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i use currently melpa for managing my emacs packages, but I'm not satisfied with that. Melpa seems to manage the packages by dumping them into my emacs.d - which i don't want to store inside my dotfiles git repo. But still, i want to be able to easily reinstall my emacs without much interaction (ideally just executing an update command)

Most Plugin Managers of vim provided a very neat way of solving that issue. They dump also the packages inside my .vim, but mainly manage them by a list inside the main vim config file:

call plug#begin('~/.dotfiles/nvim/autoload/plugged')

" Languages
Plug '0robustus1/vim-tmux-conf'
Plug 'hrother/offlineimaprc.vim'
Plug 'LaTeX-Box-Team/LaTeX-Box'
Plug 'Matt-Deacalion/vim-systemd-syntax'

" Editing
Plug 'tpope/vim-surround'
Plug 'scrooloose/nerdcommenter'


" git helpers
Plug 'jreybert/vimagit'
Plug 'airblade/vim-gitgutter'
Plug 'tpope/vim-fugitive'
Plug 'vim-scripts/gitdiff.vim'

" other useful stuff
Plug 'tyru/open-browser.vim'
Plug 'godlygeek/tabular'

call plug#end()

The packages there are basically listed as 'github-user/repo', therefore e.g. the url for 'godlygeek/tabular' is https://github.com/godlygeek/tabular. This way, i can completely ignore the content of my plugin directory. After reinstalling my vim, i can just execute ':PlugInstall'

To be clear what i search for: I don't care where my emacs installs its packages from (e.g. github, from the melpa servers, etc.). I just want to know a method how i can list all packages i want to install inside my emacs config file (like the vim solution).

is there sth similar for emacs?

  • 1
    Not what you asked, but add your ~/.emacs.d/elpa directory to your dotfiles .gitignore file if you don't want to track that. Also, not committing your packages makes you dependent on all of those upstream sources remaining available, stable, and compatible. – phils Mar 28 '16 at 2:21
  • Just for reference: I found truongtx.me/2013/01/07/emacs-package-manager helpful. – toogley Apr 4 '16 at 15:00
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package.el is not designed for managing your package configuration entirely within your init-file. The state of package.el is partly stored in your init-file, but partly in the state of the elpa directory. In particular, if you remove all references to a package from your init-file, package.el will keep on loading it, forever!

Also, package.el has no support whatsoever for installing particular versions of packages. So if you want a reproducible Emacs configuration, you have to put the millions of lines of code from your packages into version control. Ugly!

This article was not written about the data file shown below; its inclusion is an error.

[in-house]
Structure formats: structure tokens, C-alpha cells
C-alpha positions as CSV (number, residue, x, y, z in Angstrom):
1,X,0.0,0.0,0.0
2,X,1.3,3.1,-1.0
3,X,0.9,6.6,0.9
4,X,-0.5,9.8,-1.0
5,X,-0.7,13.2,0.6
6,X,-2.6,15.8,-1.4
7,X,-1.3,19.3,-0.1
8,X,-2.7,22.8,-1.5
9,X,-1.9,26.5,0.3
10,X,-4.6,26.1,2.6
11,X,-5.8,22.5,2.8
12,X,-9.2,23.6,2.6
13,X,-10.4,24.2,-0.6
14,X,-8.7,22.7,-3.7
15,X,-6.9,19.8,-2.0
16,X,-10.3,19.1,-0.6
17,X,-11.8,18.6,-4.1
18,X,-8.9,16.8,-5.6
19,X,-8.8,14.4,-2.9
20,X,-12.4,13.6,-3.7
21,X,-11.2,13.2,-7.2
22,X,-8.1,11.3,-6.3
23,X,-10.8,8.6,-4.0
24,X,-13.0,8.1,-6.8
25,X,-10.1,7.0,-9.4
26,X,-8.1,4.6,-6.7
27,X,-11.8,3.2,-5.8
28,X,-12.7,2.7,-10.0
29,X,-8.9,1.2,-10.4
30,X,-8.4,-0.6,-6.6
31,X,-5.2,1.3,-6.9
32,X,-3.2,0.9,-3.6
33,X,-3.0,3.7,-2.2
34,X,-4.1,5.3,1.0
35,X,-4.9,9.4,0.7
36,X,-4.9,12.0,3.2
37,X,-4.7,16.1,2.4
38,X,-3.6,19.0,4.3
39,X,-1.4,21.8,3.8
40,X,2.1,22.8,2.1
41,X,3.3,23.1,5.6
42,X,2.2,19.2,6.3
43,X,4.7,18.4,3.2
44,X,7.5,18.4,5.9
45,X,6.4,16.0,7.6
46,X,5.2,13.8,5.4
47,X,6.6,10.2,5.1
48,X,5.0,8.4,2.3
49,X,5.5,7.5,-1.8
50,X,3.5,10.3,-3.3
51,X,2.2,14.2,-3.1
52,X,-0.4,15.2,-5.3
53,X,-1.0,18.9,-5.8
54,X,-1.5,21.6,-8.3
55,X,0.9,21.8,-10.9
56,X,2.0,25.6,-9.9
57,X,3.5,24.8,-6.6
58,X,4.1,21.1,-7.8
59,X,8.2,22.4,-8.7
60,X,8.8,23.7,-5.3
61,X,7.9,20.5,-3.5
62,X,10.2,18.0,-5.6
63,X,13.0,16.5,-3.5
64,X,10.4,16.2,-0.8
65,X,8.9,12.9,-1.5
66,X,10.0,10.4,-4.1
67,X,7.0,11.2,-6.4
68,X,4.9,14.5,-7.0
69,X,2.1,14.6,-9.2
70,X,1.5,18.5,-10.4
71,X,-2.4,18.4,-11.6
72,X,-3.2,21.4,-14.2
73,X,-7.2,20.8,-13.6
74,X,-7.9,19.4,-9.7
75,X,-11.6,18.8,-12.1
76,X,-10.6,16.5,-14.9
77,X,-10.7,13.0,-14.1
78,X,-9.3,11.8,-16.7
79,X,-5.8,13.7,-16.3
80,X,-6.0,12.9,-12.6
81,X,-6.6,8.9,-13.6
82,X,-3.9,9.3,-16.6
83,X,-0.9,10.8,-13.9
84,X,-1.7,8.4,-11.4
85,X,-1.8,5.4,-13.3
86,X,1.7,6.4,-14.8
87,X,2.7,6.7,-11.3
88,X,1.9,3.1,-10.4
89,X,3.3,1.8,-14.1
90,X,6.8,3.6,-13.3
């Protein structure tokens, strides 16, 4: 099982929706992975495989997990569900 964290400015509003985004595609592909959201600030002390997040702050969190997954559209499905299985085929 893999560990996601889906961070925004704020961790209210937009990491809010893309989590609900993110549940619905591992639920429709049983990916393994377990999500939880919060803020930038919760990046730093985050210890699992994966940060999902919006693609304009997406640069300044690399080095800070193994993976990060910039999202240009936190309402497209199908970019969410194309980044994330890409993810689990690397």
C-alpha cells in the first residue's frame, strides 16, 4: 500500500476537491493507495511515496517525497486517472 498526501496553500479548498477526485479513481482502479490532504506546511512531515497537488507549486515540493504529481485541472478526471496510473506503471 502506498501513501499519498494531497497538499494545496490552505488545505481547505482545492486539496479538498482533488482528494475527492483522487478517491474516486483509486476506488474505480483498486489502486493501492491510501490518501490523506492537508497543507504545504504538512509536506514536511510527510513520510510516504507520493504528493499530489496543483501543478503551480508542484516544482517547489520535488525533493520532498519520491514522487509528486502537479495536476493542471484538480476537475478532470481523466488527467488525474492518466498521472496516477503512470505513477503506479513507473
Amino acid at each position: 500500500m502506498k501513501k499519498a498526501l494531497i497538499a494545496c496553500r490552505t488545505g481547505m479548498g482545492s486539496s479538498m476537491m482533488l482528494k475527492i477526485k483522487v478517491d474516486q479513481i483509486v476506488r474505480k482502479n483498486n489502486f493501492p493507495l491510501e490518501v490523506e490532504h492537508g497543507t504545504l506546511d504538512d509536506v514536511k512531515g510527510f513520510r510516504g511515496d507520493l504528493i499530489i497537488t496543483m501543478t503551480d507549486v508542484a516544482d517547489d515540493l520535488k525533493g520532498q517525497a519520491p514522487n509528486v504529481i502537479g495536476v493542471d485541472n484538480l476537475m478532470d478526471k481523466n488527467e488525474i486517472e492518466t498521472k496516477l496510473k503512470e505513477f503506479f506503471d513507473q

Because of these problems, I wrote a new package manager, straight.el, which determines your package management configuration solely from your init-file and (optionally) a revision lockfile that specifies exact Git hashes for all of your packages. It is a declarative package manager, meaning that you do not need to interact with it manually. You just change your init-file, and straight.el figures out what needs to get done. In particular, there's no manual setup on a new machine. You just drop your init-file in place and start Emacs: all of your packages will be installed and loaded automatically. If you keep your revision lockfile in version control, then all of your packages will also be checked out at exactly the same revisions as they were on your previous machine.

Check out the extremely verbose documentation for details and comparisons to other package managers.

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First, to get the packages out of .emacs.d, set the variable package-user-dir. You might need to reinstall your existing packages or move them by hand, but once that's set, new packages will go there.

As to the problem of declaring packages for auto-install, I think you're looking for the :ensure option for use-package. From the documentation:

You can use use-package to load packages from ELPA with package.el. This is particularly useful if you share your .emacs among several machines; the relevant packages are downloaded automatically once declared in your .emacs. The :ensure keyword causes the package(s) to be installed automatically if not already present on your system (set (setq use-package-always-ensure t) if you wish this behavior to be global for all packages)

Note that the one package use-package can't install for you is itself. I use this code to handle that:

(unless (package-installed-p 'use-package)
  (package-refresh-contents)
  (package-install 'use-package))
(require 'use-package)

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